“…there’s nothing like being reminded about what the end game is here, which is about positively impacting people’s health.”
PT: What keeps you busy outside the world of bioscience and pharmaceuticals then?
NG: Well, I’m looking forward to my wife finally joining me at the end of this week from the States – we have a son who had to get settled in college so she had to stay for a while. So I will have a daughter at college in Boston and a son at college in Santa Barbara, which will certainly test the telecommunications infrastructure of the US! So outside the BIA it is all about my family and perhaps the opportunity to re-engage with a couple of my other passions, one being rugby and another being jazz.
PT: And finally, do you have a favourite quote that you like to live by?
NG: I’ve come to the realisation that life is about managing other people’s agendas while furthering your own. Sometimes one of our weaknesses as people is that we don’t step outside our box and look at the world through other people’s eyes so that’s something I try to live by. I always try to look at the alternative viewpoint, listen to it and embrace it.
About the interviewee:
Nigel Gaymond became the Chief Executive of the BioIndustry Association (BIA) at the start of 2010. A native Bristolian, following a period in teaching and then sales and marketing with IBM in the UK, Nigel moved to the US, working at the British Consulate in Boston where he ran the Commercial Department in assisting the UK’s biotechnology, healthcare and agriculture exports.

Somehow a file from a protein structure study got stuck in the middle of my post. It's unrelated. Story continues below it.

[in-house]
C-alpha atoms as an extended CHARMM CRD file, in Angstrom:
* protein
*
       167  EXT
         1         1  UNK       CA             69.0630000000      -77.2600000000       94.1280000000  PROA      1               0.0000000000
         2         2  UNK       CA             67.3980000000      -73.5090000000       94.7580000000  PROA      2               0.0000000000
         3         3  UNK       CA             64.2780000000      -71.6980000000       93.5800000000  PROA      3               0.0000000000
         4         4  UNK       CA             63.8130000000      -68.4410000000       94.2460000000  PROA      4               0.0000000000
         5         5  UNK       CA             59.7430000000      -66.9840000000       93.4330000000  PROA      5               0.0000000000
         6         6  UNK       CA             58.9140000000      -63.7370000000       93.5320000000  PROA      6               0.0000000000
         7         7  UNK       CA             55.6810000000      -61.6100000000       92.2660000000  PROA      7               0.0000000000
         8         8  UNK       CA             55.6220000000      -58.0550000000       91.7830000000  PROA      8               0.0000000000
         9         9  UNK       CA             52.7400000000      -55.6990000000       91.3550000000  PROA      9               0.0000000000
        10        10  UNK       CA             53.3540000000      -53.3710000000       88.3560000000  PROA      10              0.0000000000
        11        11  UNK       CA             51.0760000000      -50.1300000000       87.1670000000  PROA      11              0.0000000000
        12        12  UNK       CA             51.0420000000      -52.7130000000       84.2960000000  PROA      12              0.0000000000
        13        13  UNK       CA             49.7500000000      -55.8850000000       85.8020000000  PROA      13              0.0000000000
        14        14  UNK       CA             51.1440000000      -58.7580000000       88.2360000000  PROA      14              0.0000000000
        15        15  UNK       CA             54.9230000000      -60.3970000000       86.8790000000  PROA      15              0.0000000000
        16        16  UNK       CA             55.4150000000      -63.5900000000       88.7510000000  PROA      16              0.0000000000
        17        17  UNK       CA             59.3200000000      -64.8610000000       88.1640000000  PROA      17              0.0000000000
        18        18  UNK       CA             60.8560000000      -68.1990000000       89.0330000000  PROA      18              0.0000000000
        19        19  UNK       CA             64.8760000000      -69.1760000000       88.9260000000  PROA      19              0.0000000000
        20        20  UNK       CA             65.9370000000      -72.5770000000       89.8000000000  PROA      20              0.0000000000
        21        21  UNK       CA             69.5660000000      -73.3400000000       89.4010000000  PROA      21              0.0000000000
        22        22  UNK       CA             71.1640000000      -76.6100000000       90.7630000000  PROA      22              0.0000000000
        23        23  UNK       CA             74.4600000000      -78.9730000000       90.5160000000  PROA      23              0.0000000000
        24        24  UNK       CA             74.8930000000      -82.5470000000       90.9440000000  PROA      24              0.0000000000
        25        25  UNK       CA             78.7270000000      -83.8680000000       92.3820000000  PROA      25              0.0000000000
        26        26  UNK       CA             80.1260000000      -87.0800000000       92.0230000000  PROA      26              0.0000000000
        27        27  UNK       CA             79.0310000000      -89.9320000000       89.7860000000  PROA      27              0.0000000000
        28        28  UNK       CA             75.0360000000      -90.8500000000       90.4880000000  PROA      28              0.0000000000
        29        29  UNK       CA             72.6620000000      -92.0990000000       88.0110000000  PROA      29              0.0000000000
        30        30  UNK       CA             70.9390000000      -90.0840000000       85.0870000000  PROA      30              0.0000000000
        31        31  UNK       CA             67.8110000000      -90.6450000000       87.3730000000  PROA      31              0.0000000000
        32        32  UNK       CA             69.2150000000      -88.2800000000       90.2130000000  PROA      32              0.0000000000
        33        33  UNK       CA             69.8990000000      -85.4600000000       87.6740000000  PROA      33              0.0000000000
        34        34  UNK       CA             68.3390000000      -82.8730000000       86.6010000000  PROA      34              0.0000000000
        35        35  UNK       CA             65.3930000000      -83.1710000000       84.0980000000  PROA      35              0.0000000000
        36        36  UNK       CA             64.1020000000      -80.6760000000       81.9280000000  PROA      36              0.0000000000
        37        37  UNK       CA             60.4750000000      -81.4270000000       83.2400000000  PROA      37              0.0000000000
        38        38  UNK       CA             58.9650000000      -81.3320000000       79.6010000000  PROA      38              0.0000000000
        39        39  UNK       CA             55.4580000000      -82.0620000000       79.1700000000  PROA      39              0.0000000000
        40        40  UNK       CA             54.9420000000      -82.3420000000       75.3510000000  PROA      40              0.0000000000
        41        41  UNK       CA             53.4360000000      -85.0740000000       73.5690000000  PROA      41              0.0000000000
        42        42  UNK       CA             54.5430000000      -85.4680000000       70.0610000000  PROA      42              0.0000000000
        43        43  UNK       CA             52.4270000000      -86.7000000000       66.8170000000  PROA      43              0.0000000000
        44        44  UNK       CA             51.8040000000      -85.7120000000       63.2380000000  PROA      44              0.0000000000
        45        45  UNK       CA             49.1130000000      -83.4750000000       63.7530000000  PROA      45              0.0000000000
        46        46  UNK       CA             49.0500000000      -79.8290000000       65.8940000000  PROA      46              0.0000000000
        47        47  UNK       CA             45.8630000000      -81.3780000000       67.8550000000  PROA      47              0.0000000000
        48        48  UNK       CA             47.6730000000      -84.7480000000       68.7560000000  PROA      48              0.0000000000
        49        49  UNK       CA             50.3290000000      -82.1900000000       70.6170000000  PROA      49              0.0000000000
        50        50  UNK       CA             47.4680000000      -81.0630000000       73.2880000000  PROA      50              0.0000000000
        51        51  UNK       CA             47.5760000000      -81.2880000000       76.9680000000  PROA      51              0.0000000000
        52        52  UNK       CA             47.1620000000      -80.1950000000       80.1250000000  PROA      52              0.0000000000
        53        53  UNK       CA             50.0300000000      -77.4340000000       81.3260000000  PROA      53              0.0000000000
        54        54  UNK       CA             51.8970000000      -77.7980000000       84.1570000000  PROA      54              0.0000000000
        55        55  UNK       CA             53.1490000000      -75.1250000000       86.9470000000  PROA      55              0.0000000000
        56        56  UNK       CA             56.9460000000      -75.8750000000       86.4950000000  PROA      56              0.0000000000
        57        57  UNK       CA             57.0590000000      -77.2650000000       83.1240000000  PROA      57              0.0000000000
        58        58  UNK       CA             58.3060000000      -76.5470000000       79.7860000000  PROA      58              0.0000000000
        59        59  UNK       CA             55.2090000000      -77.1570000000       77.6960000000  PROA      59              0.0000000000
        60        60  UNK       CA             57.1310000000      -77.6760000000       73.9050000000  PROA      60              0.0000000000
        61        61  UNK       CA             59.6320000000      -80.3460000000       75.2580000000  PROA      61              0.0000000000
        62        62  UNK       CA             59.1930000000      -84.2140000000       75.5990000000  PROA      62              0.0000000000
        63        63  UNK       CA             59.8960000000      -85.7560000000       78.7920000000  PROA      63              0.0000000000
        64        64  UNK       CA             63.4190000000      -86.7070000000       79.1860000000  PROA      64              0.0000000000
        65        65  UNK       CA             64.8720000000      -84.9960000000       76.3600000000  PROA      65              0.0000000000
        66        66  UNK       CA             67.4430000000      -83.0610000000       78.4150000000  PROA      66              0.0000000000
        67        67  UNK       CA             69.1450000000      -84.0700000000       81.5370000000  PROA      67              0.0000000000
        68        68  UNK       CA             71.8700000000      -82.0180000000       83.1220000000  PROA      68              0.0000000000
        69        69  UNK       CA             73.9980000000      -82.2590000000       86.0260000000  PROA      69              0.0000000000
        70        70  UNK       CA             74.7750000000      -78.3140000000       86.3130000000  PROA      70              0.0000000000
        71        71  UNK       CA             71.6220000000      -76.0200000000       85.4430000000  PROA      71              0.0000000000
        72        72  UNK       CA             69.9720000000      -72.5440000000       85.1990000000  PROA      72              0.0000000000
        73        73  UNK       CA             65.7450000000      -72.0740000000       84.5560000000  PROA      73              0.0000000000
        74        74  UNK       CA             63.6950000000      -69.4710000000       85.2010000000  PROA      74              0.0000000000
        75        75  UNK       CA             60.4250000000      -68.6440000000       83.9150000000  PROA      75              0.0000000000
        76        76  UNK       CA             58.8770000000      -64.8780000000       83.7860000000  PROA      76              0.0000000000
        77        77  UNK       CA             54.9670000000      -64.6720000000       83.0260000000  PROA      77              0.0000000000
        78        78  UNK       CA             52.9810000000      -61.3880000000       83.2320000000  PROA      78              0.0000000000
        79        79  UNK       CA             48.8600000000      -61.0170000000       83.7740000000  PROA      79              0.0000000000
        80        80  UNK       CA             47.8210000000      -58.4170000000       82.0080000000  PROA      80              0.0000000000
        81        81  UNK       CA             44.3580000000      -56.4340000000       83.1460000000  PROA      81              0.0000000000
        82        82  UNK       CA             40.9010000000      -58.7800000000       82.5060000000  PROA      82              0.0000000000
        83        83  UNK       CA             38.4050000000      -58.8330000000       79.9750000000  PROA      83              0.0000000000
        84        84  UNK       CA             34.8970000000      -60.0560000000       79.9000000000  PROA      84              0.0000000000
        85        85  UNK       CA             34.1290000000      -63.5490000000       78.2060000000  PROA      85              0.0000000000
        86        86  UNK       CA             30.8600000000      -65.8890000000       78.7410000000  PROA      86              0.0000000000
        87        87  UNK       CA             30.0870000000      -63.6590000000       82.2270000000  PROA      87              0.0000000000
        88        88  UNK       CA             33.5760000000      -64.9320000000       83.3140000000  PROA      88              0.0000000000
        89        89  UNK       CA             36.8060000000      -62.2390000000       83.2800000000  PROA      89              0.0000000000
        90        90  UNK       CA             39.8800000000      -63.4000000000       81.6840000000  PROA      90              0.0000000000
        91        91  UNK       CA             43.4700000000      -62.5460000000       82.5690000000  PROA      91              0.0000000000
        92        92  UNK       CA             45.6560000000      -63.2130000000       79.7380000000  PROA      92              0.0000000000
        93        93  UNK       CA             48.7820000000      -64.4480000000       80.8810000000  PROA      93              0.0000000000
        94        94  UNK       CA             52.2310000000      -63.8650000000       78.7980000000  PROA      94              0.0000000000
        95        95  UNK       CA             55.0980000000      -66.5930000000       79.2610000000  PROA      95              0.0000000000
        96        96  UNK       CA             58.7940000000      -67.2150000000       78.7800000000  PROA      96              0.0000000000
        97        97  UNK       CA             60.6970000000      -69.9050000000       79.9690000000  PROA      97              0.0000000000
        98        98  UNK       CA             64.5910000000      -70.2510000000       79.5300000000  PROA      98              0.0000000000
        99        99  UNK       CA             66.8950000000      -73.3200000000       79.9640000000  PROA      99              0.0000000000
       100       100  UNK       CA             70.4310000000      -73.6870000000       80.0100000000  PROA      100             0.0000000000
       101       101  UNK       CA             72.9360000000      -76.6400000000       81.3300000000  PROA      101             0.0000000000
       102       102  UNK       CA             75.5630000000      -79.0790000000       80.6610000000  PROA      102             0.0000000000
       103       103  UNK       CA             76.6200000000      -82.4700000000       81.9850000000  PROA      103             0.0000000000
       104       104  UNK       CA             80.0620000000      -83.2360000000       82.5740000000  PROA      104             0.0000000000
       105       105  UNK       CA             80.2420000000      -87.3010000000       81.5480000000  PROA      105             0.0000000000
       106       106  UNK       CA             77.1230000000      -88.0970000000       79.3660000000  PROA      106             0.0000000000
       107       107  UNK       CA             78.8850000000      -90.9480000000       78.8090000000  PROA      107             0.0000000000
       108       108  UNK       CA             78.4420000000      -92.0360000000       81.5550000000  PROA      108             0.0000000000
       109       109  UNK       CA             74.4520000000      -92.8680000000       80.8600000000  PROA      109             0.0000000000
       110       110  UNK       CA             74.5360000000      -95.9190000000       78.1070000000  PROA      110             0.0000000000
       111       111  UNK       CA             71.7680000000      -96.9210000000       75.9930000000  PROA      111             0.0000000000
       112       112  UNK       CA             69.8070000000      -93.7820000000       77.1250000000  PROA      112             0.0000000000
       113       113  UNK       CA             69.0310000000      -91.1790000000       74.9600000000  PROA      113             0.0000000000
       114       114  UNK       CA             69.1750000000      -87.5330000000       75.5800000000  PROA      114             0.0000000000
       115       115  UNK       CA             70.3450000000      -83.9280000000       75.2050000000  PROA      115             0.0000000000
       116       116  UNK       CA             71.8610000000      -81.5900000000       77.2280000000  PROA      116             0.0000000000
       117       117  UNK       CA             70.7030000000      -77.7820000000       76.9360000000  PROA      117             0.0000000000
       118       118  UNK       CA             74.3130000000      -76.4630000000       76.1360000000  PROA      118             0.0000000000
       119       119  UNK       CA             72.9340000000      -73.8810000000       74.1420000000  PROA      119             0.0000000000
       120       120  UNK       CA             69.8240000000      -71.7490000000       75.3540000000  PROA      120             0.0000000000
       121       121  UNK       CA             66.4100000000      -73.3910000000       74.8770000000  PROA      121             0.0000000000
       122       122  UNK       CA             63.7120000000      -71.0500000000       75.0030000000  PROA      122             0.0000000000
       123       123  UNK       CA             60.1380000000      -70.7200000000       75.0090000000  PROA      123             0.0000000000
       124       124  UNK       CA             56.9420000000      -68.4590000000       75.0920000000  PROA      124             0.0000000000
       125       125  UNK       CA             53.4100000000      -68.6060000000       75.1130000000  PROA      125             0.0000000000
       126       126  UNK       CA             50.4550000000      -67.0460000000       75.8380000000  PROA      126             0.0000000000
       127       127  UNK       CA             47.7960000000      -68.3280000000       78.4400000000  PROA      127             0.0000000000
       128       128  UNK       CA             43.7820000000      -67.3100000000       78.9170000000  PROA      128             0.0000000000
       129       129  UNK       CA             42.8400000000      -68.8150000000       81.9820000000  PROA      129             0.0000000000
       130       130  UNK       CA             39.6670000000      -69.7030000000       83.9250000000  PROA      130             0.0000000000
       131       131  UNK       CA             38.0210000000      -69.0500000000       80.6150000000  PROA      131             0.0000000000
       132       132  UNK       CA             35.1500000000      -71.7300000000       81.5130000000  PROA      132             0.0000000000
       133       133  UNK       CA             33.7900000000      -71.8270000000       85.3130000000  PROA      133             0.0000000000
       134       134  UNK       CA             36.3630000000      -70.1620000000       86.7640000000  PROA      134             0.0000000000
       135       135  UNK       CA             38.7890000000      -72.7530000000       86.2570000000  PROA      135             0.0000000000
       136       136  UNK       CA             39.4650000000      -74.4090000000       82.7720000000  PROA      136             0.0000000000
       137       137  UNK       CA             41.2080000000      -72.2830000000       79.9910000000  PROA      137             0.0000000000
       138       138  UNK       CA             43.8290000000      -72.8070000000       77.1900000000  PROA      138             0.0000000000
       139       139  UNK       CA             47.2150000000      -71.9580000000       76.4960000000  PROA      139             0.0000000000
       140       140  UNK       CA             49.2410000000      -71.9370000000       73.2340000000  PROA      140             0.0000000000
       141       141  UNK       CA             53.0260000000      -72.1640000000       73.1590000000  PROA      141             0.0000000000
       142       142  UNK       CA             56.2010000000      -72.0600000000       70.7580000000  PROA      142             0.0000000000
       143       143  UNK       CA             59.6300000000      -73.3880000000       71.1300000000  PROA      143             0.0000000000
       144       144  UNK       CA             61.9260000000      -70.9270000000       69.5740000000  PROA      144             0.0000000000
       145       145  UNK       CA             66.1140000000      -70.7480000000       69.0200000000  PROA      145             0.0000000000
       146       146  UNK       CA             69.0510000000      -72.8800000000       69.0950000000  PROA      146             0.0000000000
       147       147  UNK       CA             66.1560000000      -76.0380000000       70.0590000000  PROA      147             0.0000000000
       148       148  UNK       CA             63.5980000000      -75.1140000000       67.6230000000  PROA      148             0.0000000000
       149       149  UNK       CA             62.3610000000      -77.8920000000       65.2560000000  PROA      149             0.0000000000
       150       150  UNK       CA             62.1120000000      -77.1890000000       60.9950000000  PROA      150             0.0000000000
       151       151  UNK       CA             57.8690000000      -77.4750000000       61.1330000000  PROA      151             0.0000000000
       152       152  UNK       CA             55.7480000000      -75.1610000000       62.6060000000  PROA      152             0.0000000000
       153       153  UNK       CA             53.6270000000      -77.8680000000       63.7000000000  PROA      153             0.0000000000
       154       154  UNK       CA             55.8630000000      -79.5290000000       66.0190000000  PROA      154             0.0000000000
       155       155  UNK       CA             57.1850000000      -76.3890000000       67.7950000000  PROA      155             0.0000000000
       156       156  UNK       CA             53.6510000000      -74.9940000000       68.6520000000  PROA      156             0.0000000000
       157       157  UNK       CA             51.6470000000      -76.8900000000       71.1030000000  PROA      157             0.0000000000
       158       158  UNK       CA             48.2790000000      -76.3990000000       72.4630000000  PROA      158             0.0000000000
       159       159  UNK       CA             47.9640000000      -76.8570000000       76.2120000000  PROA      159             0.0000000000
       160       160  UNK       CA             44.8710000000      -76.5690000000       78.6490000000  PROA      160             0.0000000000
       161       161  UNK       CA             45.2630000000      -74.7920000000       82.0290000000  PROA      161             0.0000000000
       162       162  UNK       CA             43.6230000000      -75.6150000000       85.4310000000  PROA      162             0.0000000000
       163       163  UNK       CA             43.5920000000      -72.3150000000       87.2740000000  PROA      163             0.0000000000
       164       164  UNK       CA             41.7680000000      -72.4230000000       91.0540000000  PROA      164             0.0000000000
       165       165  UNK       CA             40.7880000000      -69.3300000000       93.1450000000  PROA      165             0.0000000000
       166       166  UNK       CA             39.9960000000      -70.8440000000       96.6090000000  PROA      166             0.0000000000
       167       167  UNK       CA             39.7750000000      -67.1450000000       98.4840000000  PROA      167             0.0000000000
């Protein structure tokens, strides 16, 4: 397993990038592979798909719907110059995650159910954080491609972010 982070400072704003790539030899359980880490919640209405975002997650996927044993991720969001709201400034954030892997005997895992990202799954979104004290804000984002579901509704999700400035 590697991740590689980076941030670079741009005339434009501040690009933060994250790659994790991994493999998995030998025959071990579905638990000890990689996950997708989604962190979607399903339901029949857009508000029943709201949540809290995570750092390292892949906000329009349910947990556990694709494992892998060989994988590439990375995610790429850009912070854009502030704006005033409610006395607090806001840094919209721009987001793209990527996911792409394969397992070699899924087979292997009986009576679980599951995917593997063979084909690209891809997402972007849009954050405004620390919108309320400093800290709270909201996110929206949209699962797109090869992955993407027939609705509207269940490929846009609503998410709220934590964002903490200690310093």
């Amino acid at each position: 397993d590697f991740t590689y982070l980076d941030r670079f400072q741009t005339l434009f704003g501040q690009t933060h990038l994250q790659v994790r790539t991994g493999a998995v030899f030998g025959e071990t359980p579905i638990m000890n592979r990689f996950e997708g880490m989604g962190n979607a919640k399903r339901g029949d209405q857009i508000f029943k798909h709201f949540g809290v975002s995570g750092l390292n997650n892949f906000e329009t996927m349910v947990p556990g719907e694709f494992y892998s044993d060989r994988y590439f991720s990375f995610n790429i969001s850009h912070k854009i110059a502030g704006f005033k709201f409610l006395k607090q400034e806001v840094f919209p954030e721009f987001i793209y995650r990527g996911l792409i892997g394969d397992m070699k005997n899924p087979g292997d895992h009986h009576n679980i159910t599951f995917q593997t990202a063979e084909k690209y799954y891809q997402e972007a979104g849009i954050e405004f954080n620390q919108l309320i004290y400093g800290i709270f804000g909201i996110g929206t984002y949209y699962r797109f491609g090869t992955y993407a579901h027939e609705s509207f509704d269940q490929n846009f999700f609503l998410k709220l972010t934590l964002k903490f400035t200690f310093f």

His consultancy practice, Gaymond International, was established in 1992 after Nigel left the Consulate, in order to provide business development and advisory services to life sciences organisations across the globe. His work with clients led him to work with the complete continuum within the industry. Thus, he has worked with universities and research institutes, companies large and small, biotech incubators, government agencies and financing groups, while also working with geographies as far apart as Sweden and New Zealand. This has afforded him an extensive global network of high-level contacts.
Nigel has also worked at the healthcare and technology development company Mosaigen and the corporate and transaction adviser Tranziger. He is a Trustee of the Forsyth Institute, the world’s leading independent dental research institute in Boston, and also sits on the UK’s HealthTech and Medicines KTN Strategy Board, the MRC Pharmaceutical Forum, the New Zealand Beachheads UK Board of Advisers, and the Senior Industry Group of the UK government’s Office of Life Sciences.
Nigel has a BSc in Linguistic and International Studies from the University of Surrey, and a post-graduate degree in Education. He is a former first class rugby player and one-time semi-professional jazz drummer.
About the BioIndustry Association
Established in 1989, the BIA (BioIndustry Association) exists to encourage and promote a financially sound and thriving bioscience sector within the UK economy and concentrates its efforts on emerging enterprise and the related interests of companies with whom such enterprise trades.
With over 250 members, the BIA supports a wide range of sectors, majoring on the human health benefits of the technology and represents the interests of these innovative companies to a broad section of stakeholders from patient groups to politicians, advancing its members interests both within the UK and internationally to create a healthy UK bioscience sector which benefits society.